Making Starter Culture

This week we were down to our last pots of frozen starter and needed to culture some more ourselves. We had done a trial run about 4 weeks ago which seemed to have worked so on Monday & Tuesday we made up another couple of batches.  Monday’s was made using St James whey and Tuesdays’s was made using milk.  As yet I’m not really sure what the difference will be between the 2 of them or indeed if there will be any.  One theory says that the starter will work more powerfully in a less fat rich medium than milk as the fats can inhibit starters whereas in whey, there is available lactose for them to consume but hardly any fat.Some cheesemakers culture up starter every 2 or 3 days and don’t freeze it, but for the quantities that Martin needs to use it in, this is simpler and if it’s frozen at the right time you don’t harm the bacteria.  They need to be put in to freeze in the lag phase before they start reproducing because once they start to reproduce they’re vulnerable.

So on Monday we made the starter up in whey (largely to be honest because I’d already set both vats of milk by the time Martin came down to the dairy).  And on Tuesday I took out a  litre of milk from one of the vats before I added the starter or rennet and we made up starter in milk.  The process was basically the same though – we poured 1 litre of whey into a sterilised stainless steel container which was then put into a pan of water and put on the hob.  The water in the pan boils but the whey doesn’t reach the same temperature and is basically pasteurised.  It then needs to cool down of course because the bacteria in the starter work best at around 30C and will be killed off at the sort of temperatures involved in pasteurisation.  Interestingly when heating whey, of course, you make ricotta, so the curds need to be strained out after it has cooled and before the starter can be added.  This doesn’t happen when making milk starter but you do have to dispose of the skin that forms on the top of it as it cools.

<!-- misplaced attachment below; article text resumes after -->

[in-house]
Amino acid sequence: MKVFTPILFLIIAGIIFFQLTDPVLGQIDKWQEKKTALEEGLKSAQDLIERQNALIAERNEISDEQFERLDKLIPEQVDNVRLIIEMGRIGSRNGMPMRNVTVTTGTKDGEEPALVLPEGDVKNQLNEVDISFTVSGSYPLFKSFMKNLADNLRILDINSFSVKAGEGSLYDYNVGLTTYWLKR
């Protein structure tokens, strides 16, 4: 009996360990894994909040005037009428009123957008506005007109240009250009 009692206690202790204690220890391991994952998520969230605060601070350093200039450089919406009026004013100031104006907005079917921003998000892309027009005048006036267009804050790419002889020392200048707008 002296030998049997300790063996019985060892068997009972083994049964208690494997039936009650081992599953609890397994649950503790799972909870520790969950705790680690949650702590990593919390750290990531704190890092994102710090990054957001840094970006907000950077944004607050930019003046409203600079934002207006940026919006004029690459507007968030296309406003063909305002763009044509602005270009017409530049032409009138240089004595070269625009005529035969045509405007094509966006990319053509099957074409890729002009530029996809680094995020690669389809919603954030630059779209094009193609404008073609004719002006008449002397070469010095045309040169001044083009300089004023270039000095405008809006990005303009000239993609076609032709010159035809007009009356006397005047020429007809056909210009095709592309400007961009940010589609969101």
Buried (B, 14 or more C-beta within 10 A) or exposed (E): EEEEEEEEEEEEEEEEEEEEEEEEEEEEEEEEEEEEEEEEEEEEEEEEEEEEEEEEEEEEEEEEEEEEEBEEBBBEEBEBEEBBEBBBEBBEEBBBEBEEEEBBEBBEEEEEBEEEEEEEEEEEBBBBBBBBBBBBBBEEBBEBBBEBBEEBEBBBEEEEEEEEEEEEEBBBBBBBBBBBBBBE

Each day we take a pot containing about 100ml of starter and in general we tend to use only about 65ml at the most so there is some spare. Once the whey had cooled down, therefore, we added 10ml of this starter to the whey and stirred it around to distribute.  If making in larger quantities, the rule would be 1% starter.  Then the whey and starter was poured into pots which were chilled in the cold store for about 20 minutes before going into the freezer.

To use, we take them out of the freezer the day before at ideally about 12 or 12.30 and it takes about half an hour to thaw out and then the bacteria get to work.  By the following morning when we’re ready to use them, they will have acidified.  If using the milk starter, as it acidifies it will also thicken to look less like a pot of milk and more like yoghurt.  The whey starter however doesn’t so we have to do a titratable acidity test on it to check it.

So far I’ve only used the new starters twice though so it’s hard to draw any meaningful conclusions on which is more active and effective from 2 TA readings but it will be interesting to see if the theory that the fats in milk inhibit the starter does actually work out in reality.

Monday’s starter made in whey
 Tuesday’s starter made in milk

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